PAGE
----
Quick Takes – There Will Be Blood, Jumper and Marie Antoinette

There Will Be Blood (2007)–While I cannot summon the enthusiasm others have used to gush over this picture, I do not deny the brilliance at work.  Daniel Day-Lewis delivers a perfect portrayal of a man who gains the world and forfeits his soul.  Daniel Plainview is Citizen Kane.  On the surface, he’s a benevolent innovator whose ambition for oil can bring life to a dead community—oil means money, water for irrigation, and school for local children.  Anything and everything around him, however, exists as means to his ends.  He will play any role, surrender any part of his conscience, but not without consequence. 

In opposition to his ambition is the local preacher, Eli Sunday (Paul Dano); just as corrupt, evil and dubious as Plainview.  It makes for moments of grand cinema watching these two charismatic manipulators dance around each other in a vile chess match that will lead them both to their doom.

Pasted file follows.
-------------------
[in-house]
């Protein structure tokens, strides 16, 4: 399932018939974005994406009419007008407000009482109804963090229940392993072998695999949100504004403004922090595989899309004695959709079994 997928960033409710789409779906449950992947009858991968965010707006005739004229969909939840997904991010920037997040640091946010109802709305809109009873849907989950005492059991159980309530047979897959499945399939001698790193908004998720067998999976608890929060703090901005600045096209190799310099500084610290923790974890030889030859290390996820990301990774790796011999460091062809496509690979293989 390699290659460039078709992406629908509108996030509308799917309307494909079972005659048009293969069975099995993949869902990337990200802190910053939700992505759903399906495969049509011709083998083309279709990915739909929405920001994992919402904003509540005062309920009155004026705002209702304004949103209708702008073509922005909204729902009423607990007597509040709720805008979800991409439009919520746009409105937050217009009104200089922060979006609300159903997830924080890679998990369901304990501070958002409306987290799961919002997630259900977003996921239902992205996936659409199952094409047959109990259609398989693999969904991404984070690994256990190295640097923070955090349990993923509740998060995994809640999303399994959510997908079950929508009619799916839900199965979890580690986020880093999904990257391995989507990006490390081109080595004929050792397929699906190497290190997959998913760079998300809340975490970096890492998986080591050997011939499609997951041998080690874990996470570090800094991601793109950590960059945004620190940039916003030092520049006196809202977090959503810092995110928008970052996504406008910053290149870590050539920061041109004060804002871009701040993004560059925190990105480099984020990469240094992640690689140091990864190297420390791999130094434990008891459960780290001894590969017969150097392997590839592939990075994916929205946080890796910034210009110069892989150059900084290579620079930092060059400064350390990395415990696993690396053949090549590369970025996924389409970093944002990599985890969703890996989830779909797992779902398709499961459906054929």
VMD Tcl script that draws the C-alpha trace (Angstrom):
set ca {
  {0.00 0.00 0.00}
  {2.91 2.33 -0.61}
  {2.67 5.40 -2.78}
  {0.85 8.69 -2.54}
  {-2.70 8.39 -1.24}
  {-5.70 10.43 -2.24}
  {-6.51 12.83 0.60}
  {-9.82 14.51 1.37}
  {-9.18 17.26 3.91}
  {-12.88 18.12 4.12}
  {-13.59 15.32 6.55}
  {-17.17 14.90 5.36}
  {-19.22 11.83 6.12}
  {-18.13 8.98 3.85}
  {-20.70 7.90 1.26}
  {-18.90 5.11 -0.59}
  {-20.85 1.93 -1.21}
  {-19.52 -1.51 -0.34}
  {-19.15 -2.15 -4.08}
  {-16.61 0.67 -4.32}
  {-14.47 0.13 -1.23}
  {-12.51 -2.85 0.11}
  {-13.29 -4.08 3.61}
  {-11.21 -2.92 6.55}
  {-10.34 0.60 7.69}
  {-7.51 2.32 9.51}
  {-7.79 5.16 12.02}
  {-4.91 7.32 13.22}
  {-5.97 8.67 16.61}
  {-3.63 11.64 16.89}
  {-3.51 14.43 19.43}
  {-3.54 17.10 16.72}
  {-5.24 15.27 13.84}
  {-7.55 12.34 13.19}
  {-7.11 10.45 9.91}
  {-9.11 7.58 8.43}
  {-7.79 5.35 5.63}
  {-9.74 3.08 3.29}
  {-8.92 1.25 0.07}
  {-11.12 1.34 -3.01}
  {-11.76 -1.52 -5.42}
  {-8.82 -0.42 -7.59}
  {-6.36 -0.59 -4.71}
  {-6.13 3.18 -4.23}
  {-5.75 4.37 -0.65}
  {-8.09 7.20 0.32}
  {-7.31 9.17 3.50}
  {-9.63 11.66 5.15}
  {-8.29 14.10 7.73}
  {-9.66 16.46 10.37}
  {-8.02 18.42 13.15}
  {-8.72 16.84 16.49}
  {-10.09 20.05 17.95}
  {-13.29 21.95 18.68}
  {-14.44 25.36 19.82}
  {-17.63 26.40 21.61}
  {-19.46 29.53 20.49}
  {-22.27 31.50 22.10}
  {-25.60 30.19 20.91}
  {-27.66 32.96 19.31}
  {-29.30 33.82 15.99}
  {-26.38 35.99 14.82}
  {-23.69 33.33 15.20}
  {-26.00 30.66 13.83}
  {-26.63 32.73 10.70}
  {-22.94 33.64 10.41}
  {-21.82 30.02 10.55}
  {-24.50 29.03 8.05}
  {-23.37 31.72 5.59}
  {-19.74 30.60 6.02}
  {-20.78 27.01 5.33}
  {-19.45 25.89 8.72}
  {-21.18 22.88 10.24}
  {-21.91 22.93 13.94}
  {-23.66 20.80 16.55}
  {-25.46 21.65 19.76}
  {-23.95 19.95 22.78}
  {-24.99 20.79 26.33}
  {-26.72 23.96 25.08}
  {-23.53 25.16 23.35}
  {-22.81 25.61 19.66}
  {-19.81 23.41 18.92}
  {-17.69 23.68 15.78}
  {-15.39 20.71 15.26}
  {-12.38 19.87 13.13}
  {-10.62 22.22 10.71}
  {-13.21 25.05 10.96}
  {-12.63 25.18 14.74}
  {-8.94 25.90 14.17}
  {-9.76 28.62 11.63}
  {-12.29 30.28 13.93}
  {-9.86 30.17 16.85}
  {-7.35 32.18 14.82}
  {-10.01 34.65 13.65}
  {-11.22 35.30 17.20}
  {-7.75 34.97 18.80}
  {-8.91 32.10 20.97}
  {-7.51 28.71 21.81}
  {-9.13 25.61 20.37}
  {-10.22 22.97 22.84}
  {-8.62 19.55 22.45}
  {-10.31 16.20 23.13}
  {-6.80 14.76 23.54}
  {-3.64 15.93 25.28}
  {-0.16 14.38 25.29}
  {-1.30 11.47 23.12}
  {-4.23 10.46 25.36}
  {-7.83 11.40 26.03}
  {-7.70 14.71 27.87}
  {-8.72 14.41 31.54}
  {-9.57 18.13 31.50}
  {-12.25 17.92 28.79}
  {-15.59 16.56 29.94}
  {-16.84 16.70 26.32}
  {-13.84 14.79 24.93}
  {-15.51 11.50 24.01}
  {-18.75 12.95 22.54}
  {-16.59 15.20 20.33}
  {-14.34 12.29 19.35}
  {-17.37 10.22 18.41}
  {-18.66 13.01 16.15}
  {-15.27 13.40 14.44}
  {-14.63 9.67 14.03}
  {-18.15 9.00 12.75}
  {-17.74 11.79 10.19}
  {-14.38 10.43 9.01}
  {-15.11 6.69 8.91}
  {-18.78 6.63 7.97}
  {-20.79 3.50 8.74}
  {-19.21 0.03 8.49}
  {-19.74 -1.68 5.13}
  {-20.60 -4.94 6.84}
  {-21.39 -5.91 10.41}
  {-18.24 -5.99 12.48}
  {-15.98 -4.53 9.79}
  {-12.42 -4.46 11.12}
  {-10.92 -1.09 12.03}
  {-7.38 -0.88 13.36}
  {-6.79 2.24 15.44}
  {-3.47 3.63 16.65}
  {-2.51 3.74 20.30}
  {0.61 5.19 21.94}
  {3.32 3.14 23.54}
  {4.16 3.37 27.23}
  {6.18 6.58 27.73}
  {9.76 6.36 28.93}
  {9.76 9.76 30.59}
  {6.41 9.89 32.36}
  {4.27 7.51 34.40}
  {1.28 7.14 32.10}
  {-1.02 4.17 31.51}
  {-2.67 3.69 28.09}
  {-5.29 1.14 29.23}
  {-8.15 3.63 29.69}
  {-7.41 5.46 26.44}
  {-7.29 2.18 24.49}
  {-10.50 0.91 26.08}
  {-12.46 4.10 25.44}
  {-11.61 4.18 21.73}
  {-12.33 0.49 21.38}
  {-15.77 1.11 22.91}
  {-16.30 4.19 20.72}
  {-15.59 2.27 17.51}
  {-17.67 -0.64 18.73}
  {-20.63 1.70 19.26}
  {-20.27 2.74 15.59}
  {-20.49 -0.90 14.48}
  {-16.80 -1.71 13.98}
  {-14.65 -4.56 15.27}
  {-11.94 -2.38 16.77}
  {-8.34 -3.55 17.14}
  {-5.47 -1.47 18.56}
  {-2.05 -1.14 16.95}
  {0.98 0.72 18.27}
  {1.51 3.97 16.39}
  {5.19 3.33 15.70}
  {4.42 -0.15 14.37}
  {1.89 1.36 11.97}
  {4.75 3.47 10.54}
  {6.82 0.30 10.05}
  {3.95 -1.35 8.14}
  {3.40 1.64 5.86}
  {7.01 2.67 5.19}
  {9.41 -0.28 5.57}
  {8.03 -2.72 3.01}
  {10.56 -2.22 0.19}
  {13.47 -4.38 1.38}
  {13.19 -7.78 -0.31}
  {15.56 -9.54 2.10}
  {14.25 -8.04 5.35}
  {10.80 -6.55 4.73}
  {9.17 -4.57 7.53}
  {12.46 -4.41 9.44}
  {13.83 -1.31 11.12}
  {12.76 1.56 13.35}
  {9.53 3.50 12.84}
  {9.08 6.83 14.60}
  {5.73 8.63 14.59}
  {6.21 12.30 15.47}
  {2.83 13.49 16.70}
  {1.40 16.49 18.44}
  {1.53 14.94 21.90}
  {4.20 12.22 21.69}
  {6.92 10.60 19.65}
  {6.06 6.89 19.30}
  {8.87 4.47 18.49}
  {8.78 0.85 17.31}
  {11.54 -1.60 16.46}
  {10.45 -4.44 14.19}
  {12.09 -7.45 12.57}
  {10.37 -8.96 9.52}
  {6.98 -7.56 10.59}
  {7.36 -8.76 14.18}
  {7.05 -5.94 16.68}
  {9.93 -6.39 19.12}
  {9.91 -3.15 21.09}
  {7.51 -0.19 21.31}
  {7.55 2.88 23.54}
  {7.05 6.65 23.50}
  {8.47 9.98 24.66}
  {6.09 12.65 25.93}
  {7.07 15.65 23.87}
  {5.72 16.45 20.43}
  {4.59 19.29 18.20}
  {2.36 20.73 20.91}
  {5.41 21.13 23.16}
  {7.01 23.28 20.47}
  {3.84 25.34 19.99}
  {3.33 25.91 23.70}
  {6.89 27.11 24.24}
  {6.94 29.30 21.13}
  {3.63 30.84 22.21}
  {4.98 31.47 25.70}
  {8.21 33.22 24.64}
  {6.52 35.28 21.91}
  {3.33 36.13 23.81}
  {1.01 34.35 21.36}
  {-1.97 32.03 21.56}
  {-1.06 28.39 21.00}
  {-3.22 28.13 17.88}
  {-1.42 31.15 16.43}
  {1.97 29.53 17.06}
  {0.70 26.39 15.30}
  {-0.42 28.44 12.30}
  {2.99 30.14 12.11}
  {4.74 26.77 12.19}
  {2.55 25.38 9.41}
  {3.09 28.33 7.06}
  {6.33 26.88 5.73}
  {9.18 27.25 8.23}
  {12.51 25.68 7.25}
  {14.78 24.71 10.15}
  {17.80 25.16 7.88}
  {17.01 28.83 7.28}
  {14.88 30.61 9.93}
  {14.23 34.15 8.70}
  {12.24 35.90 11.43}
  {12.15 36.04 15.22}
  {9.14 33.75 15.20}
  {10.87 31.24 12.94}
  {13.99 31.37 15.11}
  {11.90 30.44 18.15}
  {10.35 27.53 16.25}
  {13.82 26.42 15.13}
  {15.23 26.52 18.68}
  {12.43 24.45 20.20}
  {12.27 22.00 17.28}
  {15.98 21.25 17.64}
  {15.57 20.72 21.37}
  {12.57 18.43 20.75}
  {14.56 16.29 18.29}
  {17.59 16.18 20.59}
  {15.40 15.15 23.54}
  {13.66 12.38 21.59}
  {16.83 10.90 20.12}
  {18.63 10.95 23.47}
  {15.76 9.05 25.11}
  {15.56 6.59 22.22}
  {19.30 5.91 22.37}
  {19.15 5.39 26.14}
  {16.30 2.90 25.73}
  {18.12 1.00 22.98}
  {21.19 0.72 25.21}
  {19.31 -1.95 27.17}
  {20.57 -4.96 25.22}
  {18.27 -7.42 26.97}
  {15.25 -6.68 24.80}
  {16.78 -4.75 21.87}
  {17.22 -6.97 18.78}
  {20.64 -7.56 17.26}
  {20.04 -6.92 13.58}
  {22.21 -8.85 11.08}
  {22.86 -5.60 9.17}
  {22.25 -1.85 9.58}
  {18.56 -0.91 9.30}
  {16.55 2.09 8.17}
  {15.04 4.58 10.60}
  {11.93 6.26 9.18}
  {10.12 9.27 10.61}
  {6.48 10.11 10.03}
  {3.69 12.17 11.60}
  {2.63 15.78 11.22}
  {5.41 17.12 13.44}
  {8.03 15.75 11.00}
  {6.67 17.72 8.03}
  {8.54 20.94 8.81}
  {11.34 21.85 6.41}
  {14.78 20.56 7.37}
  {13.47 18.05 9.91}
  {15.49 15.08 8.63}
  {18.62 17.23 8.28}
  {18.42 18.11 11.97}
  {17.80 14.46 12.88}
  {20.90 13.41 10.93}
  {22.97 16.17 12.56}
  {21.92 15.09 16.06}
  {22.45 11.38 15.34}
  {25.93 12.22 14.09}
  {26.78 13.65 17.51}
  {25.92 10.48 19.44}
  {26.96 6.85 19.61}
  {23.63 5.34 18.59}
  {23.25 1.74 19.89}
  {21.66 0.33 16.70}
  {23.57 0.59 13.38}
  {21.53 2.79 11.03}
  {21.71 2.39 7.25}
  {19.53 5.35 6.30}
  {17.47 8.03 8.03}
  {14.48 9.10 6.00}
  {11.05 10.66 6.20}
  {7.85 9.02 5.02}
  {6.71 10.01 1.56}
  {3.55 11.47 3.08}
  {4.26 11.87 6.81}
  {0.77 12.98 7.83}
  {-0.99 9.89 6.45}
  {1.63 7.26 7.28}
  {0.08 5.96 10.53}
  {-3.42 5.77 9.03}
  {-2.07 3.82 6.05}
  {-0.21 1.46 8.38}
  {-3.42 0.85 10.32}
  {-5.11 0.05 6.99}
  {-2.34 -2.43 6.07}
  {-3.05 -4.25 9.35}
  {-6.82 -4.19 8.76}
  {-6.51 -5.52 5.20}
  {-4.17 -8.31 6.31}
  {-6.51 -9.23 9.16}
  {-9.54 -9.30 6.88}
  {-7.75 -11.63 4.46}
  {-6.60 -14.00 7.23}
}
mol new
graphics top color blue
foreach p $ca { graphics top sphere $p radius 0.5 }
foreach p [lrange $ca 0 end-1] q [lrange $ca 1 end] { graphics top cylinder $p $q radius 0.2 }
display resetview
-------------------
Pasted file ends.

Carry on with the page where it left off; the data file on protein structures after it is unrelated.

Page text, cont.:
Jumper (2007) – A great premise, as written and imagined by a bunch of bored study hall misfits, with a cast as shallow as a puddle left behind in the kitchen sink.  Joins Cloverfield on the distinguished list of compelling concepts completely ruined in their execution.

Marie Antoinette (2006) —Different.  Though I doubt the French royalty in the 18th century spoke with such nuanced American accents, dir. Sophia Coppola turned what could have been a MTVified disaster into something interesting.  The second half zips by so fast that it loses the magic that shaped the first half so well.  Jason Schwartzman does a wonderfully understated job as Louis XVI, a more compelling performance than Kirsten Dunst’s turn as Antoinette.

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